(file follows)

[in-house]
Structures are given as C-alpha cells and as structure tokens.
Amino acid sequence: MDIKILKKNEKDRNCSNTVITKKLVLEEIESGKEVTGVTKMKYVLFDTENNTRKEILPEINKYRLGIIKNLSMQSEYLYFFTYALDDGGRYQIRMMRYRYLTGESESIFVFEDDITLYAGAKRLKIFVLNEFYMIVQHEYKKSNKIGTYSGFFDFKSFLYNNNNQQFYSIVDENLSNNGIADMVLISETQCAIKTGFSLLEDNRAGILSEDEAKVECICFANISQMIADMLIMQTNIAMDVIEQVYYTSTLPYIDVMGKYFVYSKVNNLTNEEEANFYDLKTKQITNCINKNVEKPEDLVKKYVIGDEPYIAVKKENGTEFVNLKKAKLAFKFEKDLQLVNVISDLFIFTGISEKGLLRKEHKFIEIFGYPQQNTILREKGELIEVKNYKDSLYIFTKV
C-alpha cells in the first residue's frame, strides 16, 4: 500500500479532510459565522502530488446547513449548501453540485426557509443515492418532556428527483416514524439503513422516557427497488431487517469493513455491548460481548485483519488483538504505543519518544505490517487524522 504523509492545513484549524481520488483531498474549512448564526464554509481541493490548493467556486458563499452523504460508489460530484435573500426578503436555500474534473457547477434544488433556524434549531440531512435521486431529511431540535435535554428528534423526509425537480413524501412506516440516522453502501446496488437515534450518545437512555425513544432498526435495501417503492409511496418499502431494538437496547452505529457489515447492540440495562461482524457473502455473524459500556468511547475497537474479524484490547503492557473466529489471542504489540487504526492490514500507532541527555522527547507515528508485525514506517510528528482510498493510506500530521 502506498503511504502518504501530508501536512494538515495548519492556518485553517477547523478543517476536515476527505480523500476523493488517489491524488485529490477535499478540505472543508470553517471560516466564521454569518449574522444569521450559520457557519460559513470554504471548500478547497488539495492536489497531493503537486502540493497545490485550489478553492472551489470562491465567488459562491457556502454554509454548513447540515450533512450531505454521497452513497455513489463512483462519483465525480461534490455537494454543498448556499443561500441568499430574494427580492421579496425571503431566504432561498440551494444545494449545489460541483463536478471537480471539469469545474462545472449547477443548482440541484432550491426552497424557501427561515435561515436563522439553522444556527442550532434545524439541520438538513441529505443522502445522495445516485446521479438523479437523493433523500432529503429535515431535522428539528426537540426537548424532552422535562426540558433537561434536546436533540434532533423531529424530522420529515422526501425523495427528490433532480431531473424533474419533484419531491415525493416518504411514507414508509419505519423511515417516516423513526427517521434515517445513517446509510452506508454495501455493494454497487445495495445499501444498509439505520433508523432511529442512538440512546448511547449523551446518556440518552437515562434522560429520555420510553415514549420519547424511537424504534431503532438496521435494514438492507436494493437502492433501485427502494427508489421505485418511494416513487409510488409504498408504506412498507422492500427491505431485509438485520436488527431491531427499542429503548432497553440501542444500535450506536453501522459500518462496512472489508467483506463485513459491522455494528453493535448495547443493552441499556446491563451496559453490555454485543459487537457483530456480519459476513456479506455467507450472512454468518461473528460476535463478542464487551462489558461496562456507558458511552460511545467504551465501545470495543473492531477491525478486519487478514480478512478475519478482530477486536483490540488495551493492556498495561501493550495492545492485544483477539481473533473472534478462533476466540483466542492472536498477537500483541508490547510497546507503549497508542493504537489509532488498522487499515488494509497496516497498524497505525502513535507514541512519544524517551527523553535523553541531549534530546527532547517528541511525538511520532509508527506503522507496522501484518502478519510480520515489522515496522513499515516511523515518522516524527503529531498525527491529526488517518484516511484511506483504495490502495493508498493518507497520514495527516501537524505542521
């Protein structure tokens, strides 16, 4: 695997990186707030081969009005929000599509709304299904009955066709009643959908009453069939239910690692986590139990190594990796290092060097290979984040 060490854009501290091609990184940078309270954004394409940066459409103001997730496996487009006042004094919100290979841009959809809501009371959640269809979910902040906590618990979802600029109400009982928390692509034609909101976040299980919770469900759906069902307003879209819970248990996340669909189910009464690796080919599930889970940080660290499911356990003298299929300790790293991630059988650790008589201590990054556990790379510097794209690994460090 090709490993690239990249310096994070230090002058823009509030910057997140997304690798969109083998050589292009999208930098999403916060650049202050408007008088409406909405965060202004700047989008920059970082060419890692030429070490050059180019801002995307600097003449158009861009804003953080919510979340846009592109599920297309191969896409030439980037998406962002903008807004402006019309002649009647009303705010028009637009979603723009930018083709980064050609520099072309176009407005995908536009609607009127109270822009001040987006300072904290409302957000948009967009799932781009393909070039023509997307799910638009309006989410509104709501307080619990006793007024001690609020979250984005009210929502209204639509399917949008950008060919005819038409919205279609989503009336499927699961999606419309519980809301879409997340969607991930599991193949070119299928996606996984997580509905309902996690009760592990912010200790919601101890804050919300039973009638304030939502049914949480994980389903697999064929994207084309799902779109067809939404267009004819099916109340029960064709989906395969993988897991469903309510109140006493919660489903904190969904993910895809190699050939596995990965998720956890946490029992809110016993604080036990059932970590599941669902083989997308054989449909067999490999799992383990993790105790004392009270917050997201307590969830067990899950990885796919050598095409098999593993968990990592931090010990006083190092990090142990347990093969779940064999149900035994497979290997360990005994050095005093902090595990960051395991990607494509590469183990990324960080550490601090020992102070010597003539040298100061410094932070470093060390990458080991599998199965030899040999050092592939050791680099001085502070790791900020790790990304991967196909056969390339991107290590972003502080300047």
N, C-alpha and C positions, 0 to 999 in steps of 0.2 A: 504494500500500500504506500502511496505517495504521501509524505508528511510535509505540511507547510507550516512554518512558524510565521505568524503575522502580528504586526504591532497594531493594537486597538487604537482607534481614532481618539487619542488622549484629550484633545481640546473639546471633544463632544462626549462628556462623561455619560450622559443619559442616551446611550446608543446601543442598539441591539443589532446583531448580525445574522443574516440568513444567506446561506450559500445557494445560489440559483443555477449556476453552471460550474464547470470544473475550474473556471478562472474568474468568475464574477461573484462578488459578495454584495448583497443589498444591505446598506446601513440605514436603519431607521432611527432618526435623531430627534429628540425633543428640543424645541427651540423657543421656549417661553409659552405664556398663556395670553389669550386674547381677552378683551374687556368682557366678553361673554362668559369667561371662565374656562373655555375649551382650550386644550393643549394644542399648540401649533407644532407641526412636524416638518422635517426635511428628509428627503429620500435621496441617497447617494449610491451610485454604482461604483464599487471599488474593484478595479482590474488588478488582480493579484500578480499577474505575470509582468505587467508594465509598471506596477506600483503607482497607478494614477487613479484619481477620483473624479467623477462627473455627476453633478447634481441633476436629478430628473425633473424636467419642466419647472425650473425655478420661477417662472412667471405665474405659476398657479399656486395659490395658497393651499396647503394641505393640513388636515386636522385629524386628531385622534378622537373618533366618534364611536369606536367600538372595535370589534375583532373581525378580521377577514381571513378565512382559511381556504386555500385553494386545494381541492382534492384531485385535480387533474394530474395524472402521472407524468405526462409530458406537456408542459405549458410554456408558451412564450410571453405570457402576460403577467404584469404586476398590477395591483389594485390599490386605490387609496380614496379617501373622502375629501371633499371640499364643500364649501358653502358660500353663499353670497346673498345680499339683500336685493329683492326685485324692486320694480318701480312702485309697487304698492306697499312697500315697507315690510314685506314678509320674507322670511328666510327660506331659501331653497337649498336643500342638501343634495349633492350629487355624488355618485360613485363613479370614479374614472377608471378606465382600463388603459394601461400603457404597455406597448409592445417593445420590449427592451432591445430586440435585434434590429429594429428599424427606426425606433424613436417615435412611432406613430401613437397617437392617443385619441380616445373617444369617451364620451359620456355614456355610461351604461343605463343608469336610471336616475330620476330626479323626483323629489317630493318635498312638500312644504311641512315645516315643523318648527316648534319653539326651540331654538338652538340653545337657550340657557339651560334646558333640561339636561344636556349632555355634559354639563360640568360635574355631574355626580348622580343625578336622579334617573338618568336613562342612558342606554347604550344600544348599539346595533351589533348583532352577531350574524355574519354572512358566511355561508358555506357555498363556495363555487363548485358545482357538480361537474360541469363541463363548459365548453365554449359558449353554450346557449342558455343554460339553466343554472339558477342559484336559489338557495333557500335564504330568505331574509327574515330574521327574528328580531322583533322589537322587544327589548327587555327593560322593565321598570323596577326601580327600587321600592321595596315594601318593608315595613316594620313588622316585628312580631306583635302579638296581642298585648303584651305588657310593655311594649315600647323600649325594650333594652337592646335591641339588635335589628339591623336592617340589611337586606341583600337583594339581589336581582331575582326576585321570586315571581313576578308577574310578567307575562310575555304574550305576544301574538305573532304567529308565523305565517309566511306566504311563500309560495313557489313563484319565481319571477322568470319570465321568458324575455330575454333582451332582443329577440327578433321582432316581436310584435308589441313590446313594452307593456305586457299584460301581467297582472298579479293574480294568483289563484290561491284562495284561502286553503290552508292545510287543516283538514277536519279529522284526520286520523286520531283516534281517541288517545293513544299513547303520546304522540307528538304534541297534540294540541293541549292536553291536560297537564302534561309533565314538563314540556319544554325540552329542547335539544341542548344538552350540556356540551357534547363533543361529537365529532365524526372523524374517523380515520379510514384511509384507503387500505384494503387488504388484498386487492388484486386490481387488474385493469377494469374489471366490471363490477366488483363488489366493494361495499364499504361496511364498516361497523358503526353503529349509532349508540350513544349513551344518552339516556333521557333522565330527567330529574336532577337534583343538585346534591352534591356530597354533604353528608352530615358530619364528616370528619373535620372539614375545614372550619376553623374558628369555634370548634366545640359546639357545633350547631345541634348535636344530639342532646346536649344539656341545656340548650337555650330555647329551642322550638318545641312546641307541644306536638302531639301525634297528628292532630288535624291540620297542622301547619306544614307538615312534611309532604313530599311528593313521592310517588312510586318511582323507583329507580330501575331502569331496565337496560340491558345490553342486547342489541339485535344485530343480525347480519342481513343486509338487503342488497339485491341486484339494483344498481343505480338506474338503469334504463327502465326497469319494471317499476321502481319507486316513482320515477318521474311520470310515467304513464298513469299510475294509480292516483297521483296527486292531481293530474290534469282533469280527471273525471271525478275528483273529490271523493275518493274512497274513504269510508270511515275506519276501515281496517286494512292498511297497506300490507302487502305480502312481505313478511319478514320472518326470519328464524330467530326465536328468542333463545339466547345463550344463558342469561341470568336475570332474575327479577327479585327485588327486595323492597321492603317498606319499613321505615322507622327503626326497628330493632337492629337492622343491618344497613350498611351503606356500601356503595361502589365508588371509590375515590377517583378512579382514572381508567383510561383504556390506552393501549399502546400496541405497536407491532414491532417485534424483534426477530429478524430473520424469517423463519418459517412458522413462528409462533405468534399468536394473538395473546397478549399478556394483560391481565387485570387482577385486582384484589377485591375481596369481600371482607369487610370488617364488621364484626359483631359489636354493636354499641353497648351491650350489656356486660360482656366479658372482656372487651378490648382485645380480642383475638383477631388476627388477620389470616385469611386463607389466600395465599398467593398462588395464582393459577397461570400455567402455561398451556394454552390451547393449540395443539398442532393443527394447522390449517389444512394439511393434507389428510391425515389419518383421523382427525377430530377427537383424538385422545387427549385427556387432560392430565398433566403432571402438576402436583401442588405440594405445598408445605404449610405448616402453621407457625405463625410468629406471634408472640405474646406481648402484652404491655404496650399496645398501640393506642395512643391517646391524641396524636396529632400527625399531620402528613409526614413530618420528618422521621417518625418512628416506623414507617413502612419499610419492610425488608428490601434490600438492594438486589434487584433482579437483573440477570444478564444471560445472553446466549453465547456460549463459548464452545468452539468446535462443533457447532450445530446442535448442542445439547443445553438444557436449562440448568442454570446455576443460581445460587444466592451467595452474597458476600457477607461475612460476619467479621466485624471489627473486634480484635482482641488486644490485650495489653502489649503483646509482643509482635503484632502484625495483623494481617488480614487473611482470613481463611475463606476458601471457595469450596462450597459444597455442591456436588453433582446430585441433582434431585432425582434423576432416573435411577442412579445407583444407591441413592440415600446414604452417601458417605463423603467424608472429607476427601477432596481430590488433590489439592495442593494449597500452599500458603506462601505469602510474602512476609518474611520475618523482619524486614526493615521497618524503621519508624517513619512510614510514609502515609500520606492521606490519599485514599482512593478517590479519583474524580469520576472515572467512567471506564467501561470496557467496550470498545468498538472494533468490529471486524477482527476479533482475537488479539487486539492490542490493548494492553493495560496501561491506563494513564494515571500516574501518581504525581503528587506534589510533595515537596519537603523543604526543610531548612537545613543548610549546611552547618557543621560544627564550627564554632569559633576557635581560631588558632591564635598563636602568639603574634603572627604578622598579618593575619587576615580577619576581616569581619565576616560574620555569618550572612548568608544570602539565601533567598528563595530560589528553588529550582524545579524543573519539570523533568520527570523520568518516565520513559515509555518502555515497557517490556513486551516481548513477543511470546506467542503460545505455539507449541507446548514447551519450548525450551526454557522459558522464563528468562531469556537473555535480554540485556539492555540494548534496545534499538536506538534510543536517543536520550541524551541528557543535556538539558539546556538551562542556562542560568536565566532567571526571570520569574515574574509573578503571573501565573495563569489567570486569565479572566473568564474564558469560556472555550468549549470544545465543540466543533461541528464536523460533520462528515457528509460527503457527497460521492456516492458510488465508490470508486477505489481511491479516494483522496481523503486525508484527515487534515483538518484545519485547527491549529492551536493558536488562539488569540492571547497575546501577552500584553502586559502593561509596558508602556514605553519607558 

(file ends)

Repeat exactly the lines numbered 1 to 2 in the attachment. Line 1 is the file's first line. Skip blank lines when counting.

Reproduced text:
[in-house]
Structures are given as C-alpha cells and as structure tokens.